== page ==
Get an overview of the Protocol-Oriented Programming paradigm.
- [Narrator] What is protocol oriented programming or POP. At WWDC 2015, Apple introduced Swift 2.0. And with it, a new programming paradigm called Protocol Oriented Programing. We all know wat an object is. So what's a protocol. In short, protocols serve as blueprints. A protocol describes what a type shall implement without actually defining the behavior. Here in the top, we have a CustomView class that inherits from UIView. It provides a custom pulse method that allows callers to animate the view.
Now with protocols, we cannot provide the implementation. On the bottom, the anima-table protocol only defines the pulse method requirement. Classes that adopt the protocol must implement the method. This is the fundamental difference between a protocol and a concrete type. Protocols are blueprints rather than fully functional types. When we design a software system we try to identify the elements needed to satisfy the requirements of the given system. Then, we model the relationship between these elements.
We can start with super classes and model the relationships using inheritance or we can start with protocols and model the relationships as protocol implementations. Apple tells us, "Don't start with a class, start with a protocol." In the protocol oriented approach: we start modeling our system with a protocol, rely on new concepts like protocol extensions, protocol inheritance, and protocol composition, in Swift, value semantics are preferred over reference types, that is, considering using structs, enums, and tuples rather than working solely with classes.
Why are protocols and protocol inheritance preferred over base classes and sub-classing? Because, as we will see in a moment, protocols serve as better abstractions than classes, modeling an abstraction using classes implies inheritance, inheritance has been around for a while and we've been using it to build various software products, inheritance works great until we hit some of its restrictions. Let's take a look both the benefits and the drawbacks of this fundamental object-oriented concept called inheritance.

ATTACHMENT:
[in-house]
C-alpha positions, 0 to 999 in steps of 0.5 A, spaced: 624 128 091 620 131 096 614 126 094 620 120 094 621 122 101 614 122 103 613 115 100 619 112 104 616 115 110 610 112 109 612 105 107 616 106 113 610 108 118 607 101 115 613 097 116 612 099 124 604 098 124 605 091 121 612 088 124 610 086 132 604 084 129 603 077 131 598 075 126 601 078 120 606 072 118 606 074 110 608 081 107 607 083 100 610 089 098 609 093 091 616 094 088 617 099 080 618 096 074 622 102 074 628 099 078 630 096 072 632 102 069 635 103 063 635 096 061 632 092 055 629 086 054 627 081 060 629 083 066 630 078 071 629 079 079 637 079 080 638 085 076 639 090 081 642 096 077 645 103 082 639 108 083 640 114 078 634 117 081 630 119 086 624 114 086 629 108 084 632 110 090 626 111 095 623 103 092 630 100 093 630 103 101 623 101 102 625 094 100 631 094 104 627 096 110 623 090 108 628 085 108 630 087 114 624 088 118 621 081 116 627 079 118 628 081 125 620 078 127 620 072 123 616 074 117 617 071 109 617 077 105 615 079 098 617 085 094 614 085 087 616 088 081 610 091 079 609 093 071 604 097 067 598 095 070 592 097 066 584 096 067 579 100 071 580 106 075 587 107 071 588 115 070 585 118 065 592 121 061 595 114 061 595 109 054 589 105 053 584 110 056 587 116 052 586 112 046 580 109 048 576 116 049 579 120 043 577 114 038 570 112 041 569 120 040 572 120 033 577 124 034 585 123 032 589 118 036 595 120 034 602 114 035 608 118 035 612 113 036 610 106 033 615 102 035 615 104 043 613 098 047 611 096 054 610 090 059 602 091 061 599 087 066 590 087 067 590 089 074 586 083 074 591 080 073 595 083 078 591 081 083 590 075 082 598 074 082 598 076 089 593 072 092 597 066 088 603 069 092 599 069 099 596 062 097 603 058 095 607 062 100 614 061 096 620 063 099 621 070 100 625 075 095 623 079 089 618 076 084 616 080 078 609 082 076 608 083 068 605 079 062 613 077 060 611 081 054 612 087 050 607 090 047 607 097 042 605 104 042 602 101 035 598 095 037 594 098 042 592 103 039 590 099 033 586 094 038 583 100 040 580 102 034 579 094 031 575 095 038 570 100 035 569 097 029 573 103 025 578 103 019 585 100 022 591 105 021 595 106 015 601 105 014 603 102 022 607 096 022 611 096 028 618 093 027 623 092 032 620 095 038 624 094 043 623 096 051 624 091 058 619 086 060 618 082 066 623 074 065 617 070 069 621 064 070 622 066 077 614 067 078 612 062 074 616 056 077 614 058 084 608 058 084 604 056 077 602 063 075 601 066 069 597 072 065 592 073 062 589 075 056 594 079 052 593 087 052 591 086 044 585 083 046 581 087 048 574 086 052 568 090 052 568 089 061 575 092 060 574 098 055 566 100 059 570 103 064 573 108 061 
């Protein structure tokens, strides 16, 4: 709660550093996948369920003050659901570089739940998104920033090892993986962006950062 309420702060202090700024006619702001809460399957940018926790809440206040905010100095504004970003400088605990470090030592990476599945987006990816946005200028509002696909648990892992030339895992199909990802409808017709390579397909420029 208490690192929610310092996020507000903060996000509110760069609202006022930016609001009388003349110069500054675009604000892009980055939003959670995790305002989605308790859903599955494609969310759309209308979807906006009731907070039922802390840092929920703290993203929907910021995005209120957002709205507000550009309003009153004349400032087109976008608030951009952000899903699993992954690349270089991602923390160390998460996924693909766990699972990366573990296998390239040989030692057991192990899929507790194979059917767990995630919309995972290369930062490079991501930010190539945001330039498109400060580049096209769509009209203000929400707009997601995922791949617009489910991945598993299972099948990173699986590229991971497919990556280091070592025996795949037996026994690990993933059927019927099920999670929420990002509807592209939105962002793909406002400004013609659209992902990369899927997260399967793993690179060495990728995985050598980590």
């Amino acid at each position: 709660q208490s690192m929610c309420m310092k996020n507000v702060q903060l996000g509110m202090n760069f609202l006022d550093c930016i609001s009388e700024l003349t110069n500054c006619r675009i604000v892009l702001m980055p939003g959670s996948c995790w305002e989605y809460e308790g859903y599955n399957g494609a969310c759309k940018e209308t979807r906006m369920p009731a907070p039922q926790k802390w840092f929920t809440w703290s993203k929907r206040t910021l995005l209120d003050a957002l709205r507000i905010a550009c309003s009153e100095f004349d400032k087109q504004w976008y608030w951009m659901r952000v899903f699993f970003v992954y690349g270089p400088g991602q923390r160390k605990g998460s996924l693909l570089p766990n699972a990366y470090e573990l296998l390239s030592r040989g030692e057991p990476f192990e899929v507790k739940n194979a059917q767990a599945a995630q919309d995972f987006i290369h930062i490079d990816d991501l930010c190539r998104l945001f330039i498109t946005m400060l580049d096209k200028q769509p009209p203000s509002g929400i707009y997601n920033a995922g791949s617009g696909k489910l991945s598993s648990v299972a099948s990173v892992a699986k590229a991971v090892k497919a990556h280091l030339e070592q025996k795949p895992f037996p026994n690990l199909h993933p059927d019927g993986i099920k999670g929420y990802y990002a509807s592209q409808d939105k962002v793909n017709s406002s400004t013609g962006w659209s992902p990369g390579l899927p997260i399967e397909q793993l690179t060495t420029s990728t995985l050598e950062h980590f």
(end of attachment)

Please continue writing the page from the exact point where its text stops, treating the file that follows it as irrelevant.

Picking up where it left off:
The superclass provides the core functionality. It includes all the logic required to satisfy the requirements for that given type. If we need more specific behavior we can add subclasses. A subclass can completely override the behavior defined in the superclass or it can change it or use it just as defined in the superclass. Inheritance gives us a lot of flexibility and freedom, yet, it also has its limitations. Swift, as many other modern programming languages, prohibits multiple inheritance.
So if our subclass needs functionality from a different superclass we just can't make it work, we need to add that functionality to our superclass. We keep adding new functionality and assigning new responsibilities to the base class. Eventually, our superclass become bloated, besides, inheritance doesn't work for value types and value types our first class citizens in Swift. So there must be a better way, protocols solve all the mentioned issues.
So let's talk about protocols. Protocols have various benefits. We're not restricted to classes since any type, including value types, can implement a protocol. Although multiple inheritance is restricted for classes, a type can implement multiple protocols. We can define granular designs by creating as many protocols as needed. We define the property and method requirement without creating huge bloated super classes.
- Comparing object-oriented programming with protocol-oriented programming
- Methods and class-bound protocols
- Adopting a protocol
- Declaring asynchronous behavior
- Preparing and implementing fallback logic
- Implementing an app using protocol-oriented programming